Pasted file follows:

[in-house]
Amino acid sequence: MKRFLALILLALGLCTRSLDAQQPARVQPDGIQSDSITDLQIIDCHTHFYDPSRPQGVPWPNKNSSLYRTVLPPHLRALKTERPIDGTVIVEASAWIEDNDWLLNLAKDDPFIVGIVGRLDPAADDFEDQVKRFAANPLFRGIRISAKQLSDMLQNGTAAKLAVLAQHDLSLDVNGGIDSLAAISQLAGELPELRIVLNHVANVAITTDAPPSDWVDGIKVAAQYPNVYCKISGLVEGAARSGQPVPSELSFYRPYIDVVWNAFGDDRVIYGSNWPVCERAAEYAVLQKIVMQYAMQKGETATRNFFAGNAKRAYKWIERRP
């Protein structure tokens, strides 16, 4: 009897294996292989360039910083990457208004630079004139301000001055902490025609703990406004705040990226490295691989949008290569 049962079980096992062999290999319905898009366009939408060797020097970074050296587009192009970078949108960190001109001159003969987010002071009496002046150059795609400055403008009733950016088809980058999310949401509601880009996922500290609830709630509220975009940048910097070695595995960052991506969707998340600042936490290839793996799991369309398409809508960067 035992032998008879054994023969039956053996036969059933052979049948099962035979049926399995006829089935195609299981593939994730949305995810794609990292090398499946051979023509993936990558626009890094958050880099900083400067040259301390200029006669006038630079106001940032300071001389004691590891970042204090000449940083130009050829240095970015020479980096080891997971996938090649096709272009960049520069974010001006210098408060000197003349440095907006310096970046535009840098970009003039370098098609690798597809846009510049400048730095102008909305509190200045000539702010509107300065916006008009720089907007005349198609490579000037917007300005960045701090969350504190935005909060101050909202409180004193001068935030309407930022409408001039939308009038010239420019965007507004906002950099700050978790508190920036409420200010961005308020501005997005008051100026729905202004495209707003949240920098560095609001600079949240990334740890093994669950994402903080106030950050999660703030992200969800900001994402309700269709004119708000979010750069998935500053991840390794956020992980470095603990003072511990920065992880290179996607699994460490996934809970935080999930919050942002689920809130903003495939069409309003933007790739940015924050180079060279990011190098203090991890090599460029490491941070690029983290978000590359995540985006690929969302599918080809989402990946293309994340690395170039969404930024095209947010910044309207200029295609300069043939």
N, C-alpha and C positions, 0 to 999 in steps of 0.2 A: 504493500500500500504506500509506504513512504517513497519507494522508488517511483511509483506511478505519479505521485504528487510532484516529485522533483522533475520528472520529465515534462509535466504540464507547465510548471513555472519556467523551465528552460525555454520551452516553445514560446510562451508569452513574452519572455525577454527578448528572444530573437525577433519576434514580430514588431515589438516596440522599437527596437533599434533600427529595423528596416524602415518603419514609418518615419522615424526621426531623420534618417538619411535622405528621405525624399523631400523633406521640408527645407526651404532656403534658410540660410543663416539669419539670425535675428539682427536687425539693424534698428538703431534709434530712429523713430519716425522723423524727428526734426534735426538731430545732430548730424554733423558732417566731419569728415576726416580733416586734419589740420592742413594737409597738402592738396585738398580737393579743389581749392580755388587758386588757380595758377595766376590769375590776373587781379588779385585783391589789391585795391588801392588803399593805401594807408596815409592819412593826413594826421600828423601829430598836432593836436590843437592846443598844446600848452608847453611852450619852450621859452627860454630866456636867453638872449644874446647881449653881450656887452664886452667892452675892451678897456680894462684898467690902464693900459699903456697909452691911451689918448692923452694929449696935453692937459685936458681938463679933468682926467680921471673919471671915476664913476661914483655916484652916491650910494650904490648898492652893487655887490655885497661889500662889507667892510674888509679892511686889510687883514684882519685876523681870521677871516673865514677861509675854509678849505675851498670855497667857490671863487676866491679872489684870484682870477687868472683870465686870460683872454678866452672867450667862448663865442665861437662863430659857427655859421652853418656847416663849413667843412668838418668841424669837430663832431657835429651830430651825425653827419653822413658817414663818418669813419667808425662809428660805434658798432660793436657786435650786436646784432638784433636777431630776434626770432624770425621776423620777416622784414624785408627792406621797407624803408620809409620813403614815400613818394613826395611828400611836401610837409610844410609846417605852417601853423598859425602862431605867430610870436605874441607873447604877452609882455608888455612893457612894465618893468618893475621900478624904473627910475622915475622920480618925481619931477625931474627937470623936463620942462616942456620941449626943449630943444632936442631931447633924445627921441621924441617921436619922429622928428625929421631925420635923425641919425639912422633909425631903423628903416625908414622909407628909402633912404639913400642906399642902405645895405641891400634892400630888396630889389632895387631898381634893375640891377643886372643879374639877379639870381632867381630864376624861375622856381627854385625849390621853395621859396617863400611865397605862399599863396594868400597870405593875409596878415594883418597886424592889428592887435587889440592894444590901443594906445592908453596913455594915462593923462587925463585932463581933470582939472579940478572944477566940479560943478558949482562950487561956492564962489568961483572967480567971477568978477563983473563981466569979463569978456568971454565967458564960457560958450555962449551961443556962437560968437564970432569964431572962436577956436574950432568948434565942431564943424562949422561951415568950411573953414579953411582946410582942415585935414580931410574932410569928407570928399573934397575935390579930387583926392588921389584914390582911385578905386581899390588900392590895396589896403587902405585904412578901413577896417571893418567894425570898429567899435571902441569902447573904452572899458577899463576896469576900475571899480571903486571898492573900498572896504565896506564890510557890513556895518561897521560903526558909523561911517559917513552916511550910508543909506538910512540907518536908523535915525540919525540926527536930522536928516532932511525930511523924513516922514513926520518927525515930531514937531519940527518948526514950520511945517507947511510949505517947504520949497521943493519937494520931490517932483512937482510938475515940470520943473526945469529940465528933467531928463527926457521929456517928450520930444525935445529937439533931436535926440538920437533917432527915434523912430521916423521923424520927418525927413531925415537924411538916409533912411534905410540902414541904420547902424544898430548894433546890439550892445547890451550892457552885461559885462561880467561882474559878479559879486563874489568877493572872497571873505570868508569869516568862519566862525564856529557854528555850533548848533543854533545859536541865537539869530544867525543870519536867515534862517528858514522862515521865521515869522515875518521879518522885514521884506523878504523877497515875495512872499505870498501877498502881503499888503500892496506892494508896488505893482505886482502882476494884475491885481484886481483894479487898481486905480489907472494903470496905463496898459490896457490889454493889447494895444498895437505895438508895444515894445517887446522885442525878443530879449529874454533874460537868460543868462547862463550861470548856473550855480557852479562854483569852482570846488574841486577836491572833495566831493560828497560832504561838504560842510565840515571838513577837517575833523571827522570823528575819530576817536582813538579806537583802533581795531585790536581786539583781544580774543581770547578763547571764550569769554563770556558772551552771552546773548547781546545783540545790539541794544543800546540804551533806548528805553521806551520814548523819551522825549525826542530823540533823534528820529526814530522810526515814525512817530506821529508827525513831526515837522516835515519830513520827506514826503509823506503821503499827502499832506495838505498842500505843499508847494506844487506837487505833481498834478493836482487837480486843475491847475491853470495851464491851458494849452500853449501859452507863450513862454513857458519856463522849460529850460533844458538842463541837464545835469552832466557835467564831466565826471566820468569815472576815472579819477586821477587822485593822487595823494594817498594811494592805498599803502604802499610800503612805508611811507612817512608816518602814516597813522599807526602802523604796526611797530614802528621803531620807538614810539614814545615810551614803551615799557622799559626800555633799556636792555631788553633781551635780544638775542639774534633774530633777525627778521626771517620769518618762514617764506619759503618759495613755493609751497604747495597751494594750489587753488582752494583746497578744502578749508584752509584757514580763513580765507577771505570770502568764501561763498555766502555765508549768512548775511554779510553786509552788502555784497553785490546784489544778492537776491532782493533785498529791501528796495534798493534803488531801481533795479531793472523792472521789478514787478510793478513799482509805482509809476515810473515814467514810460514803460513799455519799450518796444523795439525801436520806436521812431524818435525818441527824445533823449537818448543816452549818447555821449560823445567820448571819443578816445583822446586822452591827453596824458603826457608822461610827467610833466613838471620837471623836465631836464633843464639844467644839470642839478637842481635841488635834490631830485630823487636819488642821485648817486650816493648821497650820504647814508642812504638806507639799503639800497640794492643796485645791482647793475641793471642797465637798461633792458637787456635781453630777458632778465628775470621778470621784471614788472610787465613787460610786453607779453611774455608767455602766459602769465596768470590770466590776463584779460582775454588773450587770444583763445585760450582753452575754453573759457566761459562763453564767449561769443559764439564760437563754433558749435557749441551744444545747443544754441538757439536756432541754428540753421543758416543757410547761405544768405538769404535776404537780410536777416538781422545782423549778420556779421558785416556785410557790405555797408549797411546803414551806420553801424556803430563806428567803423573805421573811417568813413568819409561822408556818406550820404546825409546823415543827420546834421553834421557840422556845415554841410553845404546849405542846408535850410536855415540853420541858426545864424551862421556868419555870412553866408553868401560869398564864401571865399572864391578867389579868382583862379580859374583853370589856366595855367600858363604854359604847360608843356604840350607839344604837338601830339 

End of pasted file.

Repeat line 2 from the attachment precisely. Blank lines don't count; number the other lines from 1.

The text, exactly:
Amino acid sequence: MKRFLALILLALGLCTRSLDAQQPARVQPDGIQSDSITDLQIIDCHTHFYDPSRPQGVPWPNKNSSLYRTVLPPHLRALKTERPIDGTVIVEASAWIEDNDWLLNLAKDDPFIVGIVGRLDPAADDFEDQVKRFAANPLFRGIRISAKQLSDMLQNGTAAKLAVLAQHDLSLDVNGGIDSLAAISQLAGELPELRIVLNHVANVAITTDAPPSDWVDGIKVAAQYPNVYCKISGLVEGAARSGQPVPSELSFYRPYIDVVWNAFGDDRVIYGSNWPVCERAAEYAVLQKIVMQYAMQKGETATRNFFAGNAKRAYKWIERRP